I’m currently working on a small node.js project using the MEAN stack, which means it utilizes mongoDB, Express.js, AngularJS and Node.js. What I like about AngularJS is its dependency injection capabilities. While I don’t think it is perfect (or even close), it does work reasonably well.

Working with AngularJS got me thinking: Why am I not using dependency injection in node.js? What would it even look like? Using node.js, you can just require whatever you need, however, that is not the same as managing dependencies, not even when you overwrite it to provide a different resource.

After a short search, I didn’t find any package that I really liked and started to build pioc. It uses a similar syntax to AngularJS to define required dependencies, however, it supports module inheritance and cleanly separates service definition and service resolution, which allows services to be singletons, unless they need to be reinstantiated.

pioc is quite smart about instantiating services. It will only do that, when it needs to. However, if a child module redefines some dependency of the service you requested, then a new instance will be created with the new dependency (the old one will be used where possible though).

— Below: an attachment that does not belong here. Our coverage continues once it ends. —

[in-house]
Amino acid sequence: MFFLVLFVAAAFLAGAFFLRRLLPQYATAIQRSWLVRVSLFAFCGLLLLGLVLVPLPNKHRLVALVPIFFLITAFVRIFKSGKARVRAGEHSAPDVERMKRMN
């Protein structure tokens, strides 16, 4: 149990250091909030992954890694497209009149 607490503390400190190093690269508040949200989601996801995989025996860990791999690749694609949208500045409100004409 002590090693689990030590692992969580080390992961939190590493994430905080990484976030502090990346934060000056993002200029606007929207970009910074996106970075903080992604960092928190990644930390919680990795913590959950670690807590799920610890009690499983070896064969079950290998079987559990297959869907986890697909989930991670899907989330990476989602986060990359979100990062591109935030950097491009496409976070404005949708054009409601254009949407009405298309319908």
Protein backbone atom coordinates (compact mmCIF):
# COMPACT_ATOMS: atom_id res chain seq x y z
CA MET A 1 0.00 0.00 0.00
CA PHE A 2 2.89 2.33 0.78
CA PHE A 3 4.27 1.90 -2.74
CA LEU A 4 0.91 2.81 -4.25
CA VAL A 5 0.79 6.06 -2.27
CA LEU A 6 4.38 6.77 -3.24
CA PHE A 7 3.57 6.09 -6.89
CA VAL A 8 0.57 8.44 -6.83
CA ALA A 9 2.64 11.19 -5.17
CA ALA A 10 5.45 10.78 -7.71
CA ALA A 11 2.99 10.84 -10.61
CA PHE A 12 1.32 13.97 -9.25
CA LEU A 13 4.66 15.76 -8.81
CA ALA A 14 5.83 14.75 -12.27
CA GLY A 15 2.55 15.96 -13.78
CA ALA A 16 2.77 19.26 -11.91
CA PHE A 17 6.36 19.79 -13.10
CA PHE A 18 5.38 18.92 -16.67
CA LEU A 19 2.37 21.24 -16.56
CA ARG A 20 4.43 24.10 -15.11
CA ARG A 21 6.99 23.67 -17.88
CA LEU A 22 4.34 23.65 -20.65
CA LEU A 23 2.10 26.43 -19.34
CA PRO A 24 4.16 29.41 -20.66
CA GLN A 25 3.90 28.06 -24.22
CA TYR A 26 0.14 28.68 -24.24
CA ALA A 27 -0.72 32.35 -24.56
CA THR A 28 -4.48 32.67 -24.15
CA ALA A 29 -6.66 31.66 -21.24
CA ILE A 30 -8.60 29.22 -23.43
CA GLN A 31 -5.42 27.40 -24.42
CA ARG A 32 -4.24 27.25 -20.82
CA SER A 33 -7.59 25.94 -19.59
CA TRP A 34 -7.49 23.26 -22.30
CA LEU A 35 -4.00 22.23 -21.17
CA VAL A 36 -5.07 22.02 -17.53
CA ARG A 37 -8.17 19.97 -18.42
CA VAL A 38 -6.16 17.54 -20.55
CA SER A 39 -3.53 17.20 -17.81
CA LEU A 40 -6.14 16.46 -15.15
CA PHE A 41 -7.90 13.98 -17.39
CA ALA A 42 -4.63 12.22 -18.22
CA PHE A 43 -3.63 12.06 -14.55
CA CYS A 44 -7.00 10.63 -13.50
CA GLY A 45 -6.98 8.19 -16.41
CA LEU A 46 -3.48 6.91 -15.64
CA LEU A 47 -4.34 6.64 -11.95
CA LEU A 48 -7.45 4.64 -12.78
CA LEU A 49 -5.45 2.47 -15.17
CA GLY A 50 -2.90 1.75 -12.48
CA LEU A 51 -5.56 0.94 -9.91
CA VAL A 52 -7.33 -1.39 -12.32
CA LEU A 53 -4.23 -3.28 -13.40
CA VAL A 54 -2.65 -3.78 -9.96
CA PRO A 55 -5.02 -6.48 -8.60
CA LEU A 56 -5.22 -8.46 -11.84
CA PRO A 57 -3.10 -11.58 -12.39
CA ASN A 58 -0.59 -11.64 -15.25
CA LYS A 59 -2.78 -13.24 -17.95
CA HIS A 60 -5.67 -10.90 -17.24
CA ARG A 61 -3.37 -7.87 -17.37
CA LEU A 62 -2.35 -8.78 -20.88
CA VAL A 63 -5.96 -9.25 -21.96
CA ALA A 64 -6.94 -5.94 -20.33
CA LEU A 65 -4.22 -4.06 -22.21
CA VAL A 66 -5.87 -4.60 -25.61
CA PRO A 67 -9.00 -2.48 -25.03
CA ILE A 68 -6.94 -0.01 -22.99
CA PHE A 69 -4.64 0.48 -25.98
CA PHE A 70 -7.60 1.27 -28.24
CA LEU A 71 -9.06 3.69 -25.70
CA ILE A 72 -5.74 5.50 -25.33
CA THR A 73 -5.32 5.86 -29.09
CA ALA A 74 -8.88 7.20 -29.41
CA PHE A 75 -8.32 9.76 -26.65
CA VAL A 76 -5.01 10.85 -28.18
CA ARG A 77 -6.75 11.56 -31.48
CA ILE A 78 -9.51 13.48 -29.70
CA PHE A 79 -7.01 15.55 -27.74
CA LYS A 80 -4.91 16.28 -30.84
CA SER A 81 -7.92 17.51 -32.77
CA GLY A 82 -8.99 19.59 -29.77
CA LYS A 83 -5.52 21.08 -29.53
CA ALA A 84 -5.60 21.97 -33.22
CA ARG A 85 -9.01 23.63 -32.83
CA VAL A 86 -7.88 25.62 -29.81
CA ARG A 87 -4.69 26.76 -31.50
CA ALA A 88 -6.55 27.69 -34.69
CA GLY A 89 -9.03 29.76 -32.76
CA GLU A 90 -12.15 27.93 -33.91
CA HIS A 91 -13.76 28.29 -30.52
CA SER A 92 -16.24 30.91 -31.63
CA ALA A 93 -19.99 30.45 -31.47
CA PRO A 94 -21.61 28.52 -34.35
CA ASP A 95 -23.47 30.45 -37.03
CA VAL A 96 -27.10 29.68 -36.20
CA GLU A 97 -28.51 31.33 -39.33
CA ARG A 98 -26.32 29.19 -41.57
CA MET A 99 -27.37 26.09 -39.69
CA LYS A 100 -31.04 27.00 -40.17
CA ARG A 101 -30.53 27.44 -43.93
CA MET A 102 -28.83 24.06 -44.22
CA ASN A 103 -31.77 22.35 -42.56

// inside lib/db.js
var MongoClient = require("mongodb").MongoClient;
// we can write modules that require dependencies by specifying
// module.exports as a function
// This one needs a Promise constructor and the configuration for our app
module.exports = function(Promise, config) {
  // you like Promises, don't you?
  return Promise(function(resolve, reject) {
      function(err, db) {
        if (err) return reject(err);
// inside config/development.json
  db: {
    url: "mongodb://localhost:27017/myproject"
// inside app.js
var pioc = require("pioc"),
  // create a new module,
  // by specifying __dirname, we can load services using
  // node.js require relative to the app.js file
  module = pioc
    // not stricly necessary to bind bluebird as a Promise service,
    // but this offers us the option to change to a different implementation
    // easily
    .value("Promise", require("bluebird"))
    // load the config/development.json file and store it as a value service.
    // and now load our lib/db.js
  // a module is not able to do anything on its own, most often, you'll
  // want an injector or provider to go with it
  injector = pioc.createInjector(module);

// Now let's resolve some dependencies
injector.resolve(function(db) {
  db.then(function(db) {
    console.log("successfully connected to the database!");
  }).catch(function(err) {

For a full introduction and the API documentation, check it out at npm or GitHub.

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